Although it might be argued that we ignore people in general in our transportation system, it certainly is true that we have totally and cruelly ignored the needs of the elderly when it comes to transportation.

Our entire transportation system -- if we can call it a "system" -- accommodates and provides for the needs of automobiles -- highways and parking lots -- but not for the needs of people -- convenience, thrift and shorter distances to walk. It offers little, very little, to the aged person who simply needs transportation assistance in getting from his home to the grocery store to downtown to visit friends.

Many elderly, particularly the old elderly, cannot drive or cannot afford automobiles on their severely limited incomes, nor do they need the great personal mobility a car provides. They must rely upon some form of public transportation.

But public transportation is still a joke in this country. While the proliferation of highways and parking lots continues to displace many elderly from their homes and destroy neighborhoods of long standing, we stand by and do nothing. Even despite the energy crisis, we have yet to begin to think seriously about the need to move away from our near-total reliance upon the private car and to begin to develop a convenient, comfortable and efficient mass transportation system.

We must begin to build the subways the railroads and the public transportation networks that are necessary to accommodate our general needs as well as those of the elderly. This is essential if we are going to reduce the serious isolation problem of older Americans, and to give them a measure of independence; rather than having to rely always upon someone else -- to ask a special favor of others -- to get where they want to go.

For whatever reasons -- our own fear of aging, or just a lack of understanding -- we have failed to embrace and include the elderly in our daily living. We ignore them. We shunt them aside. We makes jokes about them on television.

We need to reach out and bring them back into the system, into society's mainstream.

We need to nourish the belief that an individual in American society can have a social role which is not necessarily linked to economic status.

We need to develop the concept of a non-economic work force. In every community there is useful work needing to be done which is not compensated through the operations of the economic system. Work with voluntary organizations such a day care centers, the inspiration and guidance of children and youth, the monitoring of actions of public agencies and business, the support and development of the arts and the cultural life of the community, are all examples of important work which someone must do.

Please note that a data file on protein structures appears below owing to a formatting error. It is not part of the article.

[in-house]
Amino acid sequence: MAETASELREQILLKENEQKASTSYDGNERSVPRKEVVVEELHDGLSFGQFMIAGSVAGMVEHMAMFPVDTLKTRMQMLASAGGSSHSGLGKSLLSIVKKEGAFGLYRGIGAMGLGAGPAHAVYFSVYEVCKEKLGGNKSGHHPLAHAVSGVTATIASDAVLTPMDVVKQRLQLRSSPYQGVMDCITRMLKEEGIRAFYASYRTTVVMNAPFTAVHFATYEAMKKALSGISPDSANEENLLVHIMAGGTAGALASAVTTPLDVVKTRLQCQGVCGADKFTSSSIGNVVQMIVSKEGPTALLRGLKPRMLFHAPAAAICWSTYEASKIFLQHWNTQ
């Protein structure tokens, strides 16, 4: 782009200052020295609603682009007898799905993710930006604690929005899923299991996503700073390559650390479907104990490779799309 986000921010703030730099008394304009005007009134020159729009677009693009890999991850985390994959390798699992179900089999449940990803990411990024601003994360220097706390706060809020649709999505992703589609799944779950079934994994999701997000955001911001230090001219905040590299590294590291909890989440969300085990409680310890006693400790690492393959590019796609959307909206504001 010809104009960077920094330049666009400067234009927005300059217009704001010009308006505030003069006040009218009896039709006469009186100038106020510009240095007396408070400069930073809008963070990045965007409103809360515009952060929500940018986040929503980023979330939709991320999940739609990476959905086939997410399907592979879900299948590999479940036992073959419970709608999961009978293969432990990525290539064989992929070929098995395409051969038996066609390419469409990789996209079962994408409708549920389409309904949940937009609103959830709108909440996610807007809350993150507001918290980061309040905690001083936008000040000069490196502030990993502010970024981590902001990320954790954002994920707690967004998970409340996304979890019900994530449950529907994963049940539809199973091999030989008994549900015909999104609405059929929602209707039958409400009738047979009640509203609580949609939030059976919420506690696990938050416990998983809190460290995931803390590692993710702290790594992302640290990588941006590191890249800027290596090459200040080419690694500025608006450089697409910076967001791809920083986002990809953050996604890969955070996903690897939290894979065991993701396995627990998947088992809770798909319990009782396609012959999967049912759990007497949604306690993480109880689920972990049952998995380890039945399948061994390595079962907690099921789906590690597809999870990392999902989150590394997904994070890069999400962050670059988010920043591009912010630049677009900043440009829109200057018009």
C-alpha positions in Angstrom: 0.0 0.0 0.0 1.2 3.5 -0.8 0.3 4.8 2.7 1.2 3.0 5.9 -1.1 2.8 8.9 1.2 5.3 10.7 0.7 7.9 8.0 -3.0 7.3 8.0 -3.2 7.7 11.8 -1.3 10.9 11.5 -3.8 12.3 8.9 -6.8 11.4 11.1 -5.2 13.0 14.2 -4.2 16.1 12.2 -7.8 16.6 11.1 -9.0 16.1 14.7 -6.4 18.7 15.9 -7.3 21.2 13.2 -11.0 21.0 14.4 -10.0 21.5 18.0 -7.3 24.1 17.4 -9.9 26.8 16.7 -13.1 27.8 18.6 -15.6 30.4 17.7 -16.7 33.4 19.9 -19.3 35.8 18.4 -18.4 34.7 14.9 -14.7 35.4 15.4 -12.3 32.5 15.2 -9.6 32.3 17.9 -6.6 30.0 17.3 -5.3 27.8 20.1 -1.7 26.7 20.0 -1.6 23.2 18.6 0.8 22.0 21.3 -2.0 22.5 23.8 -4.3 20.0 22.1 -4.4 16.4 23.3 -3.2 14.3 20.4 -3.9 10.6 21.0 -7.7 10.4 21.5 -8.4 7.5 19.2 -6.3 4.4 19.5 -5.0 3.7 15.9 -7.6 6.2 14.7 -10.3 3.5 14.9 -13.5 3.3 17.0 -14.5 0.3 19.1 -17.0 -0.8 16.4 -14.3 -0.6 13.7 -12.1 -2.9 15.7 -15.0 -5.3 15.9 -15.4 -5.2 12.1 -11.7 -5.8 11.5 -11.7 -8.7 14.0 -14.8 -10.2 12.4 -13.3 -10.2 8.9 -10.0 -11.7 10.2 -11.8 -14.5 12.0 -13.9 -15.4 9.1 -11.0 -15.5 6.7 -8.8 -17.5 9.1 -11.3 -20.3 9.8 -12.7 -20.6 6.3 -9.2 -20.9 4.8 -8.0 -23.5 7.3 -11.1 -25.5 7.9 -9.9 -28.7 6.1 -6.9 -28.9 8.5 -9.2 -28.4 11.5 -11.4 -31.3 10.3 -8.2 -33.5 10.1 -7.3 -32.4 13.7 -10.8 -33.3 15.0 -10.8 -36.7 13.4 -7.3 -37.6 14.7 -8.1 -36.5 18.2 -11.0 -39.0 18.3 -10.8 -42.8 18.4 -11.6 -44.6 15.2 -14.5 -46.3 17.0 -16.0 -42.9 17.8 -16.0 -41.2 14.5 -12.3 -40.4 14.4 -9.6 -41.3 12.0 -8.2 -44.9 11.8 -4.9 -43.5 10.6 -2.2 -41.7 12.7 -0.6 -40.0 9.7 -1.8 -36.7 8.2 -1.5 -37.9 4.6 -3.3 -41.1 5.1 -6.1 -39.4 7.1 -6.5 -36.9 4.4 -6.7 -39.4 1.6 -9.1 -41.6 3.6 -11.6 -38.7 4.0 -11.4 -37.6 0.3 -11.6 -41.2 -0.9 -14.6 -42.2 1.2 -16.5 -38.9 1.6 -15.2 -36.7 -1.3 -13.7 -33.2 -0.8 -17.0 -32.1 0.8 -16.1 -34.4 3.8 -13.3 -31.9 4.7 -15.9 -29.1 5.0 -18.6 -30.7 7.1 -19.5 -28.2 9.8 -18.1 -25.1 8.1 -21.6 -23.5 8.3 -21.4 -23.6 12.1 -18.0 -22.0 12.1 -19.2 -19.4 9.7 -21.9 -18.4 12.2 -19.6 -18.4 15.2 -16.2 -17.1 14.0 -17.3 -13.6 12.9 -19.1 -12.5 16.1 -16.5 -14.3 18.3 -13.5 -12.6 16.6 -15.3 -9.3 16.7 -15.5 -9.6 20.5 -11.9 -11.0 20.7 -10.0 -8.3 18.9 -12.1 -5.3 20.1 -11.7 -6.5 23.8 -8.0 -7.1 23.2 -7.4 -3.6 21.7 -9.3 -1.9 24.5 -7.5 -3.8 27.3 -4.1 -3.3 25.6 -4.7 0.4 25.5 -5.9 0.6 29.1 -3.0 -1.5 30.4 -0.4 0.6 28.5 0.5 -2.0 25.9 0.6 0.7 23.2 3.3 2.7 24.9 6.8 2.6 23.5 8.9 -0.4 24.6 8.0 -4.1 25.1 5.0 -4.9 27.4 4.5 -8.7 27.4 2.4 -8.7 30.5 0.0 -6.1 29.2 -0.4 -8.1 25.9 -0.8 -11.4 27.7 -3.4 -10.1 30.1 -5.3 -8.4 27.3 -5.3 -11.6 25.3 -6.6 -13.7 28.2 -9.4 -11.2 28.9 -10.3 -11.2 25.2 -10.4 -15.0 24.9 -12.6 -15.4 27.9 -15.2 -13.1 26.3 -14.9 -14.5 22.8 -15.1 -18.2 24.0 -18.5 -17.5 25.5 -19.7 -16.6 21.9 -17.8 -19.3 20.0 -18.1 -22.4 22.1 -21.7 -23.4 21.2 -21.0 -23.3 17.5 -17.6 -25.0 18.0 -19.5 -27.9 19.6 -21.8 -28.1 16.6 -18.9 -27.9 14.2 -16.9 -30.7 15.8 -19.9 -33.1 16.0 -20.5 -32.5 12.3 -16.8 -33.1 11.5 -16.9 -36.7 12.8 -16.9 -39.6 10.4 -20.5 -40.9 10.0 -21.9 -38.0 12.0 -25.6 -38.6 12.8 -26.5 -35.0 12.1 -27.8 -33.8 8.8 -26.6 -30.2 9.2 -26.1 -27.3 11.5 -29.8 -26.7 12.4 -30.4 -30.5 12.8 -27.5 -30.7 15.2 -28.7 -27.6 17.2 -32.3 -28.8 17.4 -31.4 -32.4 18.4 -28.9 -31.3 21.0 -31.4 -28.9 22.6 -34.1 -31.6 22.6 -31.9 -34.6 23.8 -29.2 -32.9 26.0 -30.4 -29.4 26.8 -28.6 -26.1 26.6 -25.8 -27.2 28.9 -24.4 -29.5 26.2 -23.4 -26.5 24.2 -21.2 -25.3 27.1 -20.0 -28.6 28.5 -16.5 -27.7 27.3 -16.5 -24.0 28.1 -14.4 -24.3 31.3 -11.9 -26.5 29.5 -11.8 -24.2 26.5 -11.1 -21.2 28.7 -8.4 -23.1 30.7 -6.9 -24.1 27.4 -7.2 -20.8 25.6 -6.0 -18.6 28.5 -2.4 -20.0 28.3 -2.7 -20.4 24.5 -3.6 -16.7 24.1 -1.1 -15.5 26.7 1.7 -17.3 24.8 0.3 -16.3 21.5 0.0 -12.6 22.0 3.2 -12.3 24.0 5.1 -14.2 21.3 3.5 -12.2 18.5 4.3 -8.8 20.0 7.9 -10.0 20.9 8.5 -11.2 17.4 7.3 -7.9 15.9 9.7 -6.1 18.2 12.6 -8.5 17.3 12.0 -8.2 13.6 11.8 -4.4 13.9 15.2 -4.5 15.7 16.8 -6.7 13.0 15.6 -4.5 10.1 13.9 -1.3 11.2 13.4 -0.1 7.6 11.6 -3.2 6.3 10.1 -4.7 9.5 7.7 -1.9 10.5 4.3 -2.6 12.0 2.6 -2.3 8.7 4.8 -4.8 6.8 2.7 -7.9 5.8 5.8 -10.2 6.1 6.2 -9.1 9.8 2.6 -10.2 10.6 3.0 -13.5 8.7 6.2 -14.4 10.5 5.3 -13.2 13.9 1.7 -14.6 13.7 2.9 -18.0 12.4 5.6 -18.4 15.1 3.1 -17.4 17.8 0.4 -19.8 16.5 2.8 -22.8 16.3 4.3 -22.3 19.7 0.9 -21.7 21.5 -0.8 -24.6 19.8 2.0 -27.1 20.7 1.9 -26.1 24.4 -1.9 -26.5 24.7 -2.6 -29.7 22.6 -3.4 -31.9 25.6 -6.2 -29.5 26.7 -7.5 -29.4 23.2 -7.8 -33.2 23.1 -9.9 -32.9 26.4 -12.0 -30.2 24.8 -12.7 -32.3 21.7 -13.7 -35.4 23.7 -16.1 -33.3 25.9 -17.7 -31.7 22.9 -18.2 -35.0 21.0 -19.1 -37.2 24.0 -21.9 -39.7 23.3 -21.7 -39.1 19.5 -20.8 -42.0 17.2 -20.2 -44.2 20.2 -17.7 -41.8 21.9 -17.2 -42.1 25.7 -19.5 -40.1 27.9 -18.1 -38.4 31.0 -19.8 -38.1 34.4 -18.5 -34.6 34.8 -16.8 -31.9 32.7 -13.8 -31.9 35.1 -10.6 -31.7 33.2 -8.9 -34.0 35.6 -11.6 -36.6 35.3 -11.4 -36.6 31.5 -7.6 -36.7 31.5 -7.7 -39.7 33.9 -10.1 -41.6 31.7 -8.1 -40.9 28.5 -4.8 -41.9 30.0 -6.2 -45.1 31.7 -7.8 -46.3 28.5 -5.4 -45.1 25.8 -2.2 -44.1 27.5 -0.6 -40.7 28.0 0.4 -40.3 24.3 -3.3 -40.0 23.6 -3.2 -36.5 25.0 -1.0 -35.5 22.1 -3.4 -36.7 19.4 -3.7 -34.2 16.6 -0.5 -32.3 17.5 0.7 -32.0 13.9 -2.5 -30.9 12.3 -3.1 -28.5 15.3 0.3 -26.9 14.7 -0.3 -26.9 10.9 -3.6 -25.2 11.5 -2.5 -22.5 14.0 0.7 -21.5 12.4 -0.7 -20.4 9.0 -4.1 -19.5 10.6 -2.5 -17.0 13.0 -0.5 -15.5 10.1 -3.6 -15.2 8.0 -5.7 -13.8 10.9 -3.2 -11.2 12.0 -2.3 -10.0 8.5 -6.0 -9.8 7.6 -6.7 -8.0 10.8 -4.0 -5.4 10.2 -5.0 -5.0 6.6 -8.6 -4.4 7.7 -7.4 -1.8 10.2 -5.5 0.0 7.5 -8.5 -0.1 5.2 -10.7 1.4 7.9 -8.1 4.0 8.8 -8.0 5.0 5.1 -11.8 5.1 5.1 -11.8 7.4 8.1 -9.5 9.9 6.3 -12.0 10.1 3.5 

We must focus our inventiveness on the problem of designing a system which will give older citizens access to such community roles, encourage them to take them on, and reward their efforts with well-deserved recognition of their value to society.

We must also expand educational opportunities, to enable people who have left the work force to pursue new intellectual interests and to develop the talents which many have in these areas.

We must also recognize the great contribution older people can make to all of us as the living embodiment of our past. If we can share the experiences they have lived through, and the perspective which these experiences have given them on contemporary times, it will enrich our lives and our appreciation for our heritage and enhance the wisdom with which we confront the future.

There is no better time, and no more appropriate context, for the development of this idea, than in the forthcoming Bicentennial activities.

We should include the elderly in a major way in the Bicentennial in every community throughout the Nation.

And most important of all, we should include those in institutions, in homes for the aging and other institutional settings, in the national celebration.

If we are to stop treating old people like another class of disposable objects, which go the way of all things in our throwaway society, then our public policies and social attitudes must change. They must reflect the knowledge that aging is a normal part of the life cycle not necessarily to be dreaded; that those who have reached advanced age need and merit special attention from the society, and that given this attention, the contribution of the aged to society can enhance the quality and civility of life for us all. Those changes will come when we realize that older Americans are not just 10% of our population, but that old age is a fate which awaits us all.

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Selected Speeches
by Morris K. Udall
The University of Arizona Library